Shipping still passes Tilbury Fort, but of a very different type from when the fort was in use:
The fort also stored a considerable amount of gunpowder and munitions, both for use in the fort and as a general reserve for the army. Two magazines held large quantities of gunpowder. These are the only powder magazines to remain in Britain from the early 18th Century. Very strong, with a large blast wall around the perimeter.
As well as gunpowder, munitions were stored in tunnels constructed under the earthworks. One of the tunnels leading to storage rooms for artillery shells and other munitions:
One of the storage rooms leading off the tunnel:
The fort was permanently manned with numbers being ramped up or down dependent on the perceived threat level. The troops at the fort were also responsible for defending the fort and surrounding area from any land based attack. The fort was very well protected from land based attack with a series of moats and land defences. To the rear of the fort, a reconstructed bridge leads across to one of the island defensive locations, then on to the flat lands north of the river.
Soon after the Jacobite rebellion of 1745-6 Tilbury Fort was used as a prison for survivors of the rebellion whilst they waited for trial in London. Off 303 that sailed from Inverness, 268 survived to Tilbury. They were imprisoned in the gunpowder magazines in such dreadful conditions that a further 50 died. After trial in London in 1747 they were either executed or transported to Barbados and Antigua to work on the sugar plantations as slave labourers.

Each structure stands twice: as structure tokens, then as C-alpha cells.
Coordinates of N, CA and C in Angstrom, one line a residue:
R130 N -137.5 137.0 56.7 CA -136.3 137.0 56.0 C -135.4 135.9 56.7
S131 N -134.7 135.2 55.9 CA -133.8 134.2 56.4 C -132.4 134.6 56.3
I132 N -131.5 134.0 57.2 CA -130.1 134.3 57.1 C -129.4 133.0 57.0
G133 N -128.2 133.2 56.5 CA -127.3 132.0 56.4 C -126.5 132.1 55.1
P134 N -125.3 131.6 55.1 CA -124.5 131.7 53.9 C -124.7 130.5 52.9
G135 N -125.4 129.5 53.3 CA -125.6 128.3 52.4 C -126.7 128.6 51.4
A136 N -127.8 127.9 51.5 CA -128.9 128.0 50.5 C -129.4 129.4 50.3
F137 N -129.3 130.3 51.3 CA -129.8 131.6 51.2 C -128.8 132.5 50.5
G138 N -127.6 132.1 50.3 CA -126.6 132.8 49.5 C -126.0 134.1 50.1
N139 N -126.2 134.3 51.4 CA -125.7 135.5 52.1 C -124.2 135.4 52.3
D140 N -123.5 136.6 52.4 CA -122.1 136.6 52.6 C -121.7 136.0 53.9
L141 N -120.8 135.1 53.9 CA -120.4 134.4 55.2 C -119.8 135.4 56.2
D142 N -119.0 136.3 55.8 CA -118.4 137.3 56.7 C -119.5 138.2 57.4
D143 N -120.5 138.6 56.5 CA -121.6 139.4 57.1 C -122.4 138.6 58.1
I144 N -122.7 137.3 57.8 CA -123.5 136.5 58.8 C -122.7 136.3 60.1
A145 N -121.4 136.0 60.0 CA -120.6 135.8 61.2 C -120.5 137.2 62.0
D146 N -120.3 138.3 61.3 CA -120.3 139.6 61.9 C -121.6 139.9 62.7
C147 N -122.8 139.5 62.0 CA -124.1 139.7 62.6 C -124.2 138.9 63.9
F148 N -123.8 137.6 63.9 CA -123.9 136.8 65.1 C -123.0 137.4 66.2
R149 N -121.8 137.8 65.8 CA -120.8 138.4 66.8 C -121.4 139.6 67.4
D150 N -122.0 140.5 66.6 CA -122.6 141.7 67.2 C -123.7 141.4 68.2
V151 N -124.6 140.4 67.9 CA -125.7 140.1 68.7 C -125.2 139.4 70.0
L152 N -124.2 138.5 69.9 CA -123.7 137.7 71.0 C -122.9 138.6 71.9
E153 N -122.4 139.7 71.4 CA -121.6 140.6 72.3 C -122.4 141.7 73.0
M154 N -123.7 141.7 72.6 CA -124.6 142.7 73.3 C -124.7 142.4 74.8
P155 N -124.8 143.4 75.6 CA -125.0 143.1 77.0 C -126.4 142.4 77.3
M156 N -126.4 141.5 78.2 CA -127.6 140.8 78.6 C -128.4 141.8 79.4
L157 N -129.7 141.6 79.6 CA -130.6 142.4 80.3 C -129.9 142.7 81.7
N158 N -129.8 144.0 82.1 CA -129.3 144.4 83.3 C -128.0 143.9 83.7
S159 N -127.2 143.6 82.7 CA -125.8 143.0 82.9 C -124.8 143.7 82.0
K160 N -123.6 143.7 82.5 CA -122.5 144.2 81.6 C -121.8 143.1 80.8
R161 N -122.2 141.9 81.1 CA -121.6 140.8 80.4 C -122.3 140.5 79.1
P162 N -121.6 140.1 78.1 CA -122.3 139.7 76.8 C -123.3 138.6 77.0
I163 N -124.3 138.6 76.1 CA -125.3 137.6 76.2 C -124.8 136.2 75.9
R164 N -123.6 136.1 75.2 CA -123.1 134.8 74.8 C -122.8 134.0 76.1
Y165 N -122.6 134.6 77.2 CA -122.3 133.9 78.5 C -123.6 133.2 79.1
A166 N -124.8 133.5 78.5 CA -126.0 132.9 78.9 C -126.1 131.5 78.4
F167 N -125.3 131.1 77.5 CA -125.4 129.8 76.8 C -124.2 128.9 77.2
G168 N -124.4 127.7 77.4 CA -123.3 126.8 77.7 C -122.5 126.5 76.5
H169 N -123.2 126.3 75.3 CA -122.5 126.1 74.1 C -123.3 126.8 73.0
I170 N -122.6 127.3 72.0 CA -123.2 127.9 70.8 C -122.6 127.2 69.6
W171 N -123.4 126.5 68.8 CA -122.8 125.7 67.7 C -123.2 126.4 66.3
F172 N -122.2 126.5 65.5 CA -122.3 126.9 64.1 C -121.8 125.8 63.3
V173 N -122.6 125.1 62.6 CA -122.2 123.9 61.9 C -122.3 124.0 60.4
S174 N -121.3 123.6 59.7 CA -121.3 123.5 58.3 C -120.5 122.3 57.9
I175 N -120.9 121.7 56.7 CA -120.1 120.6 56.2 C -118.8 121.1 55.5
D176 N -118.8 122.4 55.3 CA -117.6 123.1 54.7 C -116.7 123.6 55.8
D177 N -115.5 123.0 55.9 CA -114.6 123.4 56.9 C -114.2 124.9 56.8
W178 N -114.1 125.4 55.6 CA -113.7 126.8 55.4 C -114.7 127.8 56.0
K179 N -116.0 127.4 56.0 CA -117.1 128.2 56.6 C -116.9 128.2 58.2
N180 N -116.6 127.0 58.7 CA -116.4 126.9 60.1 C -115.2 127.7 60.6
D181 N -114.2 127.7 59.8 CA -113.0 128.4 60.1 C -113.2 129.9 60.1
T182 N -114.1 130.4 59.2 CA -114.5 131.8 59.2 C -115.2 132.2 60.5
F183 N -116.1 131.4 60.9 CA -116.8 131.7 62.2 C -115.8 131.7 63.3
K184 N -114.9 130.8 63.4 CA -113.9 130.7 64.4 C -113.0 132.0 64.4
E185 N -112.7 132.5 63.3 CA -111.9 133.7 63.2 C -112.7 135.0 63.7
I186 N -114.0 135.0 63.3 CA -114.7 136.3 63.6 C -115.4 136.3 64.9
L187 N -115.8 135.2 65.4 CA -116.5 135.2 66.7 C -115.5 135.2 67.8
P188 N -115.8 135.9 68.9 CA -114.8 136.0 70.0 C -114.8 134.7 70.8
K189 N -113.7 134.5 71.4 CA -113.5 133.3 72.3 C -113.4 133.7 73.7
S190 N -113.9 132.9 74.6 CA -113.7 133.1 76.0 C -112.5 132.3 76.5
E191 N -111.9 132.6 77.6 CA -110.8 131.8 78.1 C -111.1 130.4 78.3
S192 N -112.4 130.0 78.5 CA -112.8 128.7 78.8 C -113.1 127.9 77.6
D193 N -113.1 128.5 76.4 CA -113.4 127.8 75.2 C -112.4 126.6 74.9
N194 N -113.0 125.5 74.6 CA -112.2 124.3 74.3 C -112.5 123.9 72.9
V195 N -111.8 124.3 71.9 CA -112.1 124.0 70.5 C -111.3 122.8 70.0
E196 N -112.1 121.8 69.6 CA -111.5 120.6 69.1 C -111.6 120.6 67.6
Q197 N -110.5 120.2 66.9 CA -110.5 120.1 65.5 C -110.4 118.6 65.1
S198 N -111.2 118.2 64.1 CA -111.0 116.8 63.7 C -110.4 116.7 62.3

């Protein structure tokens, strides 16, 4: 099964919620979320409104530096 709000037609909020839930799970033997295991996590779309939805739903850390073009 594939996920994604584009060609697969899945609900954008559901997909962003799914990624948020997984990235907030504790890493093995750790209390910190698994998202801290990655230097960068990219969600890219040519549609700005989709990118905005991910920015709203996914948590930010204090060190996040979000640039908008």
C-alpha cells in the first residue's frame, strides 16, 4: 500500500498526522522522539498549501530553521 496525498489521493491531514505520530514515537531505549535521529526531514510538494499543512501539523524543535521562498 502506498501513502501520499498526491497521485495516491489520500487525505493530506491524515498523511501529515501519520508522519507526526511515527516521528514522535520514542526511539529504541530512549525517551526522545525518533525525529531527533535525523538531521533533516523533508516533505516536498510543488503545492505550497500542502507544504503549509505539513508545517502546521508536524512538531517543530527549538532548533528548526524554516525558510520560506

Another view inside the fort. The Water Gate is on the left with the guard-house and chapel on the right:
The gunpowder held at the fort was used for many purposes. In May 1838 the Brigg, William had been run down by a steamer opposite the fort and was causing an obstruction in the river. The people of Gravesend petitioned the Government to have it removed and a party of sappers and miners led by a Colonel Paisley arrived to sink a large amount of powder under the wreck by means of a diving bell. A special fused pipe led to the surface allowing the fuse to be lit from the surface and the sappers to get back to shore in time. There was an “awful explosion” with “waters rising mountains high followed by clouds of black coal and pieces of wreck”.
The fort continued in use throughout the 19th century with occasional upgrades as technology provided new and more efficient guns and threats changed, however by the start of the 20th century naval technology had increased so much that large shore forts along the river had become obsolete and naval protection of the Thames was considered a more effective form of defence.
The fort continued to be used for storage and also as a transit centre for troops, a key role during the 1st World War, given the adjacent port of Tilbury.
During the 2nd World War, the fort had a brief role as an anti-aircraft operations centre, controlling the fire from guns along the river.
The fort finally ceased any military role in 1950 when it was transferred into the Ministry of Works as a historic monument and the fort is now in the care of English heritage.